On solid ground: the high stakes involved in competing in a global economy are driving insurers to take a holistic view of data used in enterprise risk management.
In a dynamic global marketplace, insurance executives face pressure to deal with the increasing scope and complexity of risk not only the risk of loss and its financial consequences, but the risk of missed opportunity as well.
More than ever, business decisions must be based on a holistic view supported by reliable external and internal data integrated across the enterprise. No longer can companies be governed effectively by decisions based solely on independent silos of information.
The imperative to achieve data reliability and integration is underscored by numerous post-mortems that reveal bad data as the root cause of company failures.
In most organizations, data and data management structures evolve to fit organizational needs. Essential data are created within pockets of expertise and often remain within the organizational silos where they originated. For effective decision making, however, data must flow throughout the enterprise so they may be used, transformed and stored.
In large organizations, the existence of data silos, data flow and related activities can be complex and broad in scope. The continuous process of disparate data creation, transformation and storage creates risk of data compromise, including:
* Isolation of data from others
* Introduction of extraneous data
* Omission of relevant data
* Creation of incorrect data
* Creation of conflicting information
* Duplication of data
* Breaks in data/process life cycles
* Degradation of data value over time
* Lack of unique data-set identifiers
* Creation of nonstandard formats
* Risk of data theft or breach of security and privacy
These issues are compounded over time, and lead to flawed decision-making within the organization.
Systems Flashing Red
Early symptoms of data compromise may not be apparent readily, but the effects are nevertheless pernicious and costly. Consider an actual example: A well-known insurance company was placed in liquidation by the state insurance department because the company's financial performance had deteriorated, even though it was competitive in the marketplace.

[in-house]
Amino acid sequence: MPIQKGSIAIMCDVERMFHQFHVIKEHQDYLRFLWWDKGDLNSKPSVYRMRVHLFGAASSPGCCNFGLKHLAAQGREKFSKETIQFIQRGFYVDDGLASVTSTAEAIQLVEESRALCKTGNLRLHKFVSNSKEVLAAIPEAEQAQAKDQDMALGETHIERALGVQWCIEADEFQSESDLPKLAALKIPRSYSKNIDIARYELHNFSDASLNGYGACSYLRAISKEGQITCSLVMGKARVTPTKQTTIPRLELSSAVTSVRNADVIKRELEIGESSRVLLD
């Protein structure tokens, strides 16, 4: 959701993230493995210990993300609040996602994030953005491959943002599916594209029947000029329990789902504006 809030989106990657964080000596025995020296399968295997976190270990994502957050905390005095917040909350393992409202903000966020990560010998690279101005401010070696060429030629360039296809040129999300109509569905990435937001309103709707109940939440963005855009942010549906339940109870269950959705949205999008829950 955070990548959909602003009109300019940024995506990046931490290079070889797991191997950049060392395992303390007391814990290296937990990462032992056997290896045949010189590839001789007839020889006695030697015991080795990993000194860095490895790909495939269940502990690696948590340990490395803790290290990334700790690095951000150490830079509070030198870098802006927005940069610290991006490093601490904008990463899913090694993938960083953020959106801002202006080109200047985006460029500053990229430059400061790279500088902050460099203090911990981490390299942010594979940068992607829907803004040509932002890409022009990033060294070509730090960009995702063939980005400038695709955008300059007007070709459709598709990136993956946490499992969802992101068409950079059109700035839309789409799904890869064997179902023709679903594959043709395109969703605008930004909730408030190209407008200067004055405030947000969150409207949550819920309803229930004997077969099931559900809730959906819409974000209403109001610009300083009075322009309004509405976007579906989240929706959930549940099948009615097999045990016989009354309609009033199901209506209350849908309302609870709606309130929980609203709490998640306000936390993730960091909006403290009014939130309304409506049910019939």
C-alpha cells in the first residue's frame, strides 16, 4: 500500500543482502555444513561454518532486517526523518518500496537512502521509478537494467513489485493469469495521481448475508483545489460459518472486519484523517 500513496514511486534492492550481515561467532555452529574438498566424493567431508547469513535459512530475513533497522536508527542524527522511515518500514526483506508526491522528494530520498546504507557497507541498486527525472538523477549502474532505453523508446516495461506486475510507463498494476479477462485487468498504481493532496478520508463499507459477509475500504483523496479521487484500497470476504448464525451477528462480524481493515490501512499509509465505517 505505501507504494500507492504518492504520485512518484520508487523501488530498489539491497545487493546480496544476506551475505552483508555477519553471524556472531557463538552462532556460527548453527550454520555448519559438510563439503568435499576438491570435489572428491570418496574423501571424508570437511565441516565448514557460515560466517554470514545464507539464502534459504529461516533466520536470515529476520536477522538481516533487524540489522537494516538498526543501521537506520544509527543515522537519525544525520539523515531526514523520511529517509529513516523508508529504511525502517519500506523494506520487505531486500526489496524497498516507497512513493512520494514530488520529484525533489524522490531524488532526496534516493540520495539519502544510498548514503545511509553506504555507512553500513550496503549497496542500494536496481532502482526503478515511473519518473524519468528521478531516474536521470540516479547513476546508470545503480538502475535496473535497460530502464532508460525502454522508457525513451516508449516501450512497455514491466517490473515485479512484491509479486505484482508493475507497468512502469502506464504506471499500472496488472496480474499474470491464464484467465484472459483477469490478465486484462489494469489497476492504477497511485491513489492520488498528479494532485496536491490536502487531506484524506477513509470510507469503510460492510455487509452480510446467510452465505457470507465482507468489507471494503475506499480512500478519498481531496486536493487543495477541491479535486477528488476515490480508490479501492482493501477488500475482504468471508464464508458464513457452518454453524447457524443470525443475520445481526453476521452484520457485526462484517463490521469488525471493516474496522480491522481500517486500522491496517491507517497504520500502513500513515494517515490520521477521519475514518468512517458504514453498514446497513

Analysis of the company's information systems, databases, data flows between and within organizational units, and assessment of the roles and responsibilities of data custodians and users revealed a number of major issues, including:
* Critical application systems not capturing all the required data
* Often-duplicated data in the systems
* Independent "owners" of various critical systems
* Critical systems not integrated or able to share data
* Data captured under varying formats in each system, which precluded creating a single clear data set or eliminating duplicate data
* Data in the systems not mapped, preventing universal interpretation of data sets
* Certain critical data not captured by any of the systems
* Data often downloaded into spreadsheets and then further manipulated, causing errors, loss of data, and minimal tracking of changes
These data issues were determined to be the root cause of improper tracking and reporting of critical business metrics, leading to the inability to price products properly, manage expenses, and properly create reserves. In other words, the company could not manage its risks and opportunities effectively.
In Data We Trust
As this example indicates, data integrity and effective risk management may mean the difference between success and failure.
This is especially true in the new global economy. Insurance carriers today must deal with an increasing number of complex products along with more market volatility, stricter regulatory reviews, greater competition, growth in the value of exposures, and a proliferation of external threats, such as security breaches, natural disasters and geopolitical and social issues.
To respond effectively, carriers must increase their dependence on sophisticated risk analytics and modeling capabilities, all of which depend, in turn, on the integrity of underlying data.